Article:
MOTHER discuss' performance, witchcraft & apparition with anarchic Berlin-based synth duo: GROUP A. Spawned in Tokyo's underground scene pre-2012  TOMMI TOKYO & SAyAkA BOTANIC's climactic shows blend performance with live music; violin, synthesizer & cassette tape, invoking ineffable experiences unique to each whom witness them.  


Interview by Natalie Wardle & Melanie Khorshidian
Photography by Kiril Bikov


How would you describe your unique sound?

Tommi: If I tried to describe the sounds, I think it was very experimental and noisy when we started in 2012, by the time we released our first album “A” at the end of the year it had got drum machine sounds in it and become more like experimental minimal synth in a way. The second album that we released the following year was heavily inspired by Shinto, nature worship, Japanese traditional rituals and ceremonies. I find it difficult to put this album into any genres actually. And, our third album often seems to get described as experimental industrial. This year our sounds have become more like industrial and a bit electro maybe. I don’t know if everyone agrees to how I described, but genre really doesn’t matter to us. It’s the music of our soul, it’s our brains and it’s our blood.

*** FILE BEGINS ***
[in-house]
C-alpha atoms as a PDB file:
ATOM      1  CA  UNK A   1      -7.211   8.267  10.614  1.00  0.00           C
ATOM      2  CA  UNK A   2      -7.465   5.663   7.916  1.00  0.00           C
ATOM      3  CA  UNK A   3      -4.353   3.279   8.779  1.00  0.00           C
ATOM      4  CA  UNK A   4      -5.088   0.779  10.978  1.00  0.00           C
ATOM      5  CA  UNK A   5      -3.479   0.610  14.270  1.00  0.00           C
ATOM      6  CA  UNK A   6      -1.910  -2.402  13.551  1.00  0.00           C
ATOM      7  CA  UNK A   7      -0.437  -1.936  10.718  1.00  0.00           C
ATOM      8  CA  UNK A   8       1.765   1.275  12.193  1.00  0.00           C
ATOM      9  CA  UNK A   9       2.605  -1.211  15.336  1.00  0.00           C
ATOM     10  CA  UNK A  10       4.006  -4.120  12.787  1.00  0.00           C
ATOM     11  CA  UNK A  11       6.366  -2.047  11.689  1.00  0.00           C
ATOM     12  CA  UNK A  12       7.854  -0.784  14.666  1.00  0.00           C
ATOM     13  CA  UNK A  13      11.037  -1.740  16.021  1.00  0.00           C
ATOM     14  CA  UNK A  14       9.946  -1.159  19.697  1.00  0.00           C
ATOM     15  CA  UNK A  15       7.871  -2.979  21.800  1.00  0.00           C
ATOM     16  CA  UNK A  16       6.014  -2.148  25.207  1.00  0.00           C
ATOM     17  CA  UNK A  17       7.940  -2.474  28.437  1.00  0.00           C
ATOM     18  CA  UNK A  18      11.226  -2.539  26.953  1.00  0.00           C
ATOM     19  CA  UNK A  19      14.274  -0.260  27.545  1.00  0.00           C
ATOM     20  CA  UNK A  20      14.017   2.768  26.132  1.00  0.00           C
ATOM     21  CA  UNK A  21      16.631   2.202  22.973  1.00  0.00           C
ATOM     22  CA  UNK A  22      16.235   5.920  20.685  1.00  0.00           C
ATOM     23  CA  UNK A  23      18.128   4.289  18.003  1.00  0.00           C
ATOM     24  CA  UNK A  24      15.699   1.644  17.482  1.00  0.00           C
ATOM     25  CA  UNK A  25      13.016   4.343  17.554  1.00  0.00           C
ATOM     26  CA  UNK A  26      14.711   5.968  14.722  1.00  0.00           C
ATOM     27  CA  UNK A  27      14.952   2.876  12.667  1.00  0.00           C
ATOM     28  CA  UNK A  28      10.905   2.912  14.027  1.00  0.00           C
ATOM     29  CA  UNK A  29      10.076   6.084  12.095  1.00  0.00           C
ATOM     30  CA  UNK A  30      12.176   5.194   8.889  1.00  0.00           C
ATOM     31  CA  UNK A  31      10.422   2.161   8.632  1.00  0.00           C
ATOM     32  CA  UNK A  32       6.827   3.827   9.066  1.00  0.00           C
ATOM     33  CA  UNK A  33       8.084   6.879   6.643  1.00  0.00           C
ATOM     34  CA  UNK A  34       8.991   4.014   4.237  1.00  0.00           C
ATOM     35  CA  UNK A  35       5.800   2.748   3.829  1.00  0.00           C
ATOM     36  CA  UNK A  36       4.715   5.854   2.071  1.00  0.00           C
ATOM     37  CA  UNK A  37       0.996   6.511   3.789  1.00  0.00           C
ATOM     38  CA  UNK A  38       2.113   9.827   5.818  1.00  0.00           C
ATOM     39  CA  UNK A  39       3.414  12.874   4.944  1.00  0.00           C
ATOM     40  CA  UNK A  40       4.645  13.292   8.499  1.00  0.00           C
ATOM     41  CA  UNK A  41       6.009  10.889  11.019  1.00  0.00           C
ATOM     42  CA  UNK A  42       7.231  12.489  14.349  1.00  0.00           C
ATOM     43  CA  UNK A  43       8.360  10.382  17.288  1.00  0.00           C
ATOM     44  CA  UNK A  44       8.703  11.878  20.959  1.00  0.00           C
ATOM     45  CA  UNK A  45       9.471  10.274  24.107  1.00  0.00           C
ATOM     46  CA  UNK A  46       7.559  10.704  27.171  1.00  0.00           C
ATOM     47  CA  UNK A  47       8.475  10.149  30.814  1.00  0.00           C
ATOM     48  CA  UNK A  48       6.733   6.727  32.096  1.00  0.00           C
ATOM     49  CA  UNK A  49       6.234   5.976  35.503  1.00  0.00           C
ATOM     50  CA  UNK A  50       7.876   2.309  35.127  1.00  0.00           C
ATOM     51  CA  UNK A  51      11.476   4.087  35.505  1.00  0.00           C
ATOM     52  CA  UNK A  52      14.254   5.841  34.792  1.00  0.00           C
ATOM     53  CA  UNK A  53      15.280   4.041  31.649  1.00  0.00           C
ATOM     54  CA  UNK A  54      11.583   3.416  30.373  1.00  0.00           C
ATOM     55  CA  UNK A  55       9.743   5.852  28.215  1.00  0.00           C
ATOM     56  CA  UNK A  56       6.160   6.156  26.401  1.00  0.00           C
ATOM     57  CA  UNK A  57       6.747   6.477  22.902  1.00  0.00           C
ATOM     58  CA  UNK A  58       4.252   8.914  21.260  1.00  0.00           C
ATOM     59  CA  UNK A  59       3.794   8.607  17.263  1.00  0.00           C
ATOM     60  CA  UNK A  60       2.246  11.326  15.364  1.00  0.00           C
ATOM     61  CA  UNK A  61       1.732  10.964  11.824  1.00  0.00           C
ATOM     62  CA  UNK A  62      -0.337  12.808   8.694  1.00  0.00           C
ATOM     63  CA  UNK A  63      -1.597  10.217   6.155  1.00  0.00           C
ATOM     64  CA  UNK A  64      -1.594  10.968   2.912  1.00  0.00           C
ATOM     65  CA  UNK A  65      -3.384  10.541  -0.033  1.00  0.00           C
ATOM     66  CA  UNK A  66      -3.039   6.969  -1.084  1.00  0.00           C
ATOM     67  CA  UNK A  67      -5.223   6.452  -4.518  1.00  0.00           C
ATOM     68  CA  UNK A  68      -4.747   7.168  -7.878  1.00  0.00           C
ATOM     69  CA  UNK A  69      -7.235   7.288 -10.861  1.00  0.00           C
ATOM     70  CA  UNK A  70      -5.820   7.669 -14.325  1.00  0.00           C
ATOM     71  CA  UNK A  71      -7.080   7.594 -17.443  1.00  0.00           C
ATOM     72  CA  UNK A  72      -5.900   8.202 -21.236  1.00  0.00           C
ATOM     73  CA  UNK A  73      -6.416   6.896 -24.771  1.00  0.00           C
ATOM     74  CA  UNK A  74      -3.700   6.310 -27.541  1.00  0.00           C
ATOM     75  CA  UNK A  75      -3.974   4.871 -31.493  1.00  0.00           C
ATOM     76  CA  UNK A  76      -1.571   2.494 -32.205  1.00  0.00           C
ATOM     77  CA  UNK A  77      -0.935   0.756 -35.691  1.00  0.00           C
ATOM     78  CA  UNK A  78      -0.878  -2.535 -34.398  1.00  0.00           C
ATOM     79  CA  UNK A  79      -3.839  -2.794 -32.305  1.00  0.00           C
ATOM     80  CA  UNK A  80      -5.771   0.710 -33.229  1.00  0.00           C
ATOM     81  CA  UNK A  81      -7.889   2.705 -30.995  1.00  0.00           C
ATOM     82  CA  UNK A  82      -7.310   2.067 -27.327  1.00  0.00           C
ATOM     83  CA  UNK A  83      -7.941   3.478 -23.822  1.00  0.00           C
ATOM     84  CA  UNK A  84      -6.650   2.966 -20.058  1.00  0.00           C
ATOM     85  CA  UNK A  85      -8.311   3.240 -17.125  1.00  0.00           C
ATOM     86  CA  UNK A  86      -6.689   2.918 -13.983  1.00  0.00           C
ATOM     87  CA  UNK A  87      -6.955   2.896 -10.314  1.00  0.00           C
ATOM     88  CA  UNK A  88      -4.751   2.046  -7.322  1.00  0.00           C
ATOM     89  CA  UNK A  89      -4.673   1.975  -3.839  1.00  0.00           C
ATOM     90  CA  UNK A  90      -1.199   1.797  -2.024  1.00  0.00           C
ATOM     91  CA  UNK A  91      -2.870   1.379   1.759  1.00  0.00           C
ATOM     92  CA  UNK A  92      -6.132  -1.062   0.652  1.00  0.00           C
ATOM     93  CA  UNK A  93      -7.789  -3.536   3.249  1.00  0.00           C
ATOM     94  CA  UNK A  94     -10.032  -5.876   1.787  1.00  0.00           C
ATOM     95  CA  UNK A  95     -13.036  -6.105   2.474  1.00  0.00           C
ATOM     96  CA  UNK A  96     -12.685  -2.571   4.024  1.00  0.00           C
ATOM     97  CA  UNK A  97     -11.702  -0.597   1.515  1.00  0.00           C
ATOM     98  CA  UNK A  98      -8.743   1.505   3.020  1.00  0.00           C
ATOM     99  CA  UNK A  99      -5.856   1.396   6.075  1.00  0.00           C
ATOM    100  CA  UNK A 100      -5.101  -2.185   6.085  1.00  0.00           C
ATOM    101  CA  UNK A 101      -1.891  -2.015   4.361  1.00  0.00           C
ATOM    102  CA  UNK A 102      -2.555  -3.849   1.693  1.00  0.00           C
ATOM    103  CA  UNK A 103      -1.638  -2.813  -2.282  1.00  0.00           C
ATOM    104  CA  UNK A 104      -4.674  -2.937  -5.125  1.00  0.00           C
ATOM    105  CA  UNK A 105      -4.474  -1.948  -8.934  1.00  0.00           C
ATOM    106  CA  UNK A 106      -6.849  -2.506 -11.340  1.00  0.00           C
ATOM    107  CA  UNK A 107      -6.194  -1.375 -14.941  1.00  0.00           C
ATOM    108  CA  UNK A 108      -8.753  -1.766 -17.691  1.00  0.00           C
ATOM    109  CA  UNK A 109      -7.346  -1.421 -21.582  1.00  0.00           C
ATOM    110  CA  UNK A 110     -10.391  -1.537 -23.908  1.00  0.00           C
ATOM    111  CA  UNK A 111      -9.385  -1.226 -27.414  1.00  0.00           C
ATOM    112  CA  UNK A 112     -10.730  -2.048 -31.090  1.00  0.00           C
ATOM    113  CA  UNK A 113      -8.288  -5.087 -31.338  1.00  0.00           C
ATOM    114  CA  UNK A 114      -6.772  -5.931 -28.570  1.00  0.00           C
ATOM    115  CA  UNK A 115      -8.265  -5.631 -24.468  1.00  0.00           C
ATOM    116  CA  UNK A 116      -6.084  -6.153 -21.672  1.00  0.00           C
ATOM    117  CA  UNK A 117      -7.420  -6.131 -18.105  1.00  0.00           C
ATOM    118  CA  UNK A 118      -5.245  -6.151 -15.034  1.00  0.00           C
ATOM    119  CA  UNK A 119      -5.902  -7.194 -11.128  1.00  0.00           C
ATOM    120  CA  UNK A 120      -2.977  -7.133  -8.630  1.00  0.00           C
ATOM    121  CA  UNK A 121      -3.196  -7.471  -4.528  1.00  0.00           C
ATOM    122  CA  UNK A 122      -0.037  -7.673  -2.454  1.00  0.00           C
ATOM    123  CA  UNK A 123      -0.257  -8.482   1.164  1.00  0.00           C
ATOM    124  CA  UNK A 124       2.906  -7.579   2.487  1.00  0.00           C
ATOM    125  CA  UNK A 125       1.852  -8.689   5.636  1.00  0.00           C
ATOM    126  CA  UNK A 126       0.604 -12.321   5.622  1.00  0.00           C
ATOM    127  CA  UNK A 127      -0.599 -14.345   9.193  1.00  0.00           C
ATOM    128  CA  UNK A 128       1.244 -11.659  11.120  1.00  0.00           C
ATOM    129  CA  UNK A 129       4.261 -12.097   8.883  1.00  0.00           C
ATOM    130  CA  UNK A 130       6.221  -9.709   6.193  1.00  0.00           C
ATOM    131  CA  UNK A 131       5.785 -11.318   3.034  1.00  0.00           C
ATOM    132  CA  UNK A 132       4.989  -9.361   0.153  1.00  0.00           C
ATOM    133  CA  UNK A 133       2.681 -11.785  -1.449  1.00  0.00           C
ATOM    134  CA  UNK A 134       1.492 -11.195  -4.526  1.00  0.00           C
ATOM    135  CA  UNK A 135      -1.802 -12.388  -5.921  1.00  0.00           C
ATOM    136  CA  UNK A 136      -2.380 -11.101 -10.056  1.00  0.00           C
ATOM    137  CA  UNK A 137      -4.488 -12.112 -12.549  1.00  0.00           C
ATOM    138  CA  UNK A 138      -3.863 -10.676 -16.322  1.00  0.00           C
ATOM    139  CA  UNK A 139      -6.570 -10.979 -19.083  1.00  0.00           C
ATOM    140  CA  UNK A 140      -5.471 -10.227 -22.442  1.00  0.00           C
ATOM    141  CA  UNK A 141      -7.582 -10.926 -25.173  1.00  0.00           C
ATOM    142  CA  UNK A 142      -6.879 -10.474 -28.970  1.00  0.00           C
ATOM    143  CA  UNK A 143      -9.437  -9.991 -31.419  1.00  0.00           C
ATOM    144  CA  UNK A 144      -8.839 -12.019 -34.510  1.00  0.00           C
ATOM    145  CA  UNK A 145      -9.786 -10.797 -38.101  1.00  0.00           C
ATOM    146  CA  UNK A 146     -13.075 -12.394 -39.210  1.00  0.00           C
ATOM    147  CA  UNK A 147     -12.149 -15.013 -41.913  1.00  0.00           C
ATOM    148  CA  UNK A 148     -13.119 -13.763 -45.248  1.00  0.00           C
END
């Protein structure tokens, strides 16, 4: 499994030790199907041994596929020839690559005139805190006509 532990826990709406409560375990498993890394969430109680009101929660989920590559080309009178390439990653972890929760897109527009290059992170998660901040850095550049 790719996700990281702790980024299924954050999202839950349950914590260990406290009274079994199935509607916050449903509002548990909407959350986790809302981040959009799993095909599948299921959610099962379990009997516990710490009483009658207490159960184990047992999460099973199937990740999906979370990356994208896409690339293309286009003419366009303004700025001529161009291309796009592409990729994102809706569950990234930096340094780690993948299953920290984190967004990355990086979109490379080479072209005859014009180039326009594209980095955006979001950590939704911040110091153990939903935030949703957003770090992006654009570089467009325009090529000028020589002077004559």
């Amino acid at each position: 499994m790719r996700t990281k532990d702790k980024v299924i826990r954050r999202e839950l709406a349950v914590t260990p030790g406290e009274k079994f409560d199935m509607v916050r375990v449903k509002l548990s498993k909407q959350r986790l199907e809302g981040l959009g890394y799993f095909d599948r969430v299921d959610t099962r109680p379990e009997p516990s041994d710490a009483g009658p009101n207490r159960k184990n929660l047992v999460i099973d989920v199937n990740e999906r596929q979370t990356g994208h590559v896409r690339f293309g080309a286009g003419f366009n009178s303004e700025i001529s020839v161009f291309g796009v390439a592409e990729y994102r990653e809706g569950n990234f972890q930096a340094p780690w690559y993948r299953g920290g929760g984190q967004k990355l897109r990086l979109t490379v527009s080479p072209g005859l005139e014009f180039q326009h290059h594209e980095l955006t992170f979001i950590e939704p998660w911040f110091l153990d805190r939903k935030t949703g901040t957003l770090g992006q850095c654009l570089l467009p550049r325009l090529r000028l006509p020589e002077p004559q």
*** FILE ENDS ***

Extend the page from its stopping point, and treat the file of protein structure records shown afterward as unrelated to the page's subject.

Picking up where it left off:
Sayaka: The repetition of construction and deconstruction. I always be conscious of the word-deconstruction when I create something as groupA. Something harmonised is beautiful but I’d rather prefer to have doubts to it and be challenging.


What made you want to form a group together, are your backgrounds similar?